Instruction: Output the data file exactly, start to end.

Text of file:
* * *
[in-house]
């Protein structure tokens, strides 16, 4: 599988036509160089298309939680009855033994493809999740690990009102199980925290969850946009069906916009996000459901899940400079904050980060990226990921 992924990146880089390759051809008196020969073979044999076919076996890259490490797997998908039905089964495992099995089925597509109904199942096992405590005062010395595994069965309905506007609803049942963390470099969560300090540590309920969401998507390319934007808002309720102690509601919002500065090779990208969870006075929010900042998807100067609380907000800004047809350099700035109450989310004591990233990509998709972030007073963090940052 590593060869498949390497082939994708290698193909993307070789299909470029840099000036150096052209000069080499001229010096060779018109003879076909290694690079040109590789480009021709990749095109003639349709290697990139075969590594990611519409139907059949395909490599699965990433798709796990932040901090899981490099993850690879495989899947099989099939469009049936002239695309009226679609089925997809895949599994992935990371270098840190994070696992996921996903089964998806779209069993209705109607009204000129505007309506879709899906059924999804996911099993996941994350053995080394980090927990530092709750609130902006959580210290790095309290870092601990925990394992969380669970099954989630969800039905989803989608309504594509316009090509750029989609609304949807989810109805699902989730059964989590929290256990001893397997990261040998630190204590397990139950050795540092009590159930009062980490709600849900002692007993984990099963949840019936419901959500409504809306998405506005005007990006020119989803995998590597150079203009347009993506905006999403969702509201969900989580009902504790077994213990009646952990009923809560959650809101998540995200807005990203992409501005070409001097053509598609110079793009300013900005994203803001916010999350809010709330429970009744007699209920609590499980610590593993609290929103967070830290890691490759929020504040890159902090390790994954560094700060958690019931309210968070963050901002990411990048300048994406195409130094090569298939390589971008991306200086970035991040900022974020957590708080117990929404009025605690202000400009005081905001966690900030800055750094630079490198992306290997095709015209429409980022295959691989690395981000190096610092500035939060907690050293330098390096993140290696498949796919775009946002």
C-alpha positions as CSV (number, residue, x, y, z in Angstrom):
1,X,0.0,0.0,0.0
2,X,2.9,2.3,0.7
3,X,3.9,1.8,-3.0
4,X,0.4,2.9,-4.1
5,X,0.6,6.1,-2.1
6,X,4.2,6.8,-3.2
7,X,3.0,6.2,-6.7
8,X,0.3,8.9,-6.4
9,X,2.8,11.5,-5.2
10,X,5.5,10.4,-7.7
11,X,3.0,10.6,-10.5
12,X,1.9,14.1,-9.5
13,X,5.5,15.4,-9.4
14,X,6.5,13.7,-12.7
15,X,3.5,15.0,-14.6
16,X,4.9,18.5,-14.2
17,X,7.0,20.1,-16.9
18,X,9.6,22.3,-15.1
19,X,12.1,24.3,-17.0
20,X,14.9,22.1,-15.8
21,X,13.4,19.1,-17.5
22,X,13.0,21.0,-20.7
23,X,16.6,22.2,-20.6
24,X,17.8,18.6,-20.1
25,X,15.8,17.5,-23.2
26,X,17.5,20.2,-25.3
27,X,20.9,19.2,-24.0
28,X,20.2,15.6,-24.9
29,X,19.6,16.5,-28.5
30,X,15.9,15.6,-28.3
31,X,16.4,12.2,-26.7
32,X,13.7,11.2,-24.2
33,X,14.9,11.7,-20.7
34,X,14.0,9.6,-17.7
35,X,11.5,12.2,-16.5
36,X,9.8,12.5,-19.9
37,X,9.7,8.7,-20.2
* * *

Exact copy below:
[in-house]
């Protein structure tokens, strides 16, 4: 599988036509160089298309939680009855033994493809999740690990009102199980925290969850946009069906916009996000459901899940400079904050980060990226990921 992924990146880089390759051809008196020969073979044999076919076996890259490490797997998908039905089964495992099995089925597509109904199942096992405590005062010395595994069965309905506007609803049942963390470099969560300090540590309920969401998507390319934007808002309720102690509601919002500065090779990208969870006075929010900042998807100067609380907000800004047809350099700035109450989310004591990233990509998709972030007073963090940052 590593060869498949390497082939994708290698193909993307070789299909470029840099000036150096052209000069080499001229010096060779018109003879076909290694690079040109590789480009021709990749095109003639349709290697990139075969590594990611519409139907059949395909490599699965990433798709796990932040901090899981490099993850690879495989899947099989099939469009049936002239695309009226679609089925997809895949599994992935990371270098840190994070696992996921996903089964998806779209069993209705109607009204000129505007309506879709899906059924999804996911099993996941994350053995080394980090927990530092709750609130902006959580210290790095309290870092601990925990394992969380669970099954989630969800039905989803989608309504594509316009090509750029989609609304949807989810109805699902989730059964989590929290256990001893397997990261040998630190204590397990139950050795540092009590159930009062980490709600849900002692007993984990099963949840019936419901959500409504809306998405506005005007990006020119989803995998590597150079203009347009993506905006999403969702509201969900989580009902504790077994213990009646952990009923809560959650809101998540995200807005990203992409501005070409001097053509598609110079793009300013900005994203803001916010999350809010709330429970009744007699209920609590499980610590593993609290929103967070830290890691490759929020504040890159902090390790994954560094700060958690019931309210968070963050901002990411990048300048994406195409130094090569298939390589971008991306200086970035991040900022974020957590708080117990929404009025605690202000400009005081905001966690900030800055750094630079490198992306290997095709015209429409980022295959691989690395981000190096610092500035939060907690050293330098390096993140290696498949796919775009946002």
C-alpha positions as CSV (number, residue, x, y, z in Angstrom):
1,X,0.0,0.0,0.0
2,X,2.9,2.3,0.7
3,X,3.9,1.8,-3.0
4,X,0.4,2.9,-4.1
5,X,0.6,6.1,-2.1
6,X,4.2,6.8,-3.2
7,X,3.0,6.2,-6.7
8,X,0.3,8.9,-6.4
9,X,2.8,11.5,-5.2
10,X,5.5,10.4,-7.7
11,X,3.0,10.6,-10.5
12,X,1.9,14.1,-9.5
13,X,5.5,15.4,-9.4
14,X,6.5,13.7,-12.7
15,X,3.5,15.0,-14.6
16,X,4.9,18.5,-14.2
17,X,7.0,20.1,-16.9
18,X,9.6,22.3,-15.1
19,X,12.1,24.3,-17.0
20,X,14.9,22.1,-15.8
21,X,13.4,19.1,-17.5
22,X,13.0,21.0,-20.7
23,X,16.6,22.2,-20.6
24,X,17.8,18.6,-20.1
25,X,15.8,17.5,-23.2
26,X,17.5,20.2,-25.3
27,X,20.9,19.2,-24.0
28,X,20.2,15.6,-24.9
29,X,19.6,16.5,-28.5
30,X,15.9,15.6,-28.3
31,X,16.4,12.2,-26.7
32,X,13.7,11.2,-24.2
33,X,14.9,11.7,-20.7
34,X,14.0,9.6,-17.7
35,X,11.5,12.2,-16.5
36,X,9.8,12.5,-19.9
37,X,9.7,8.7,-20.2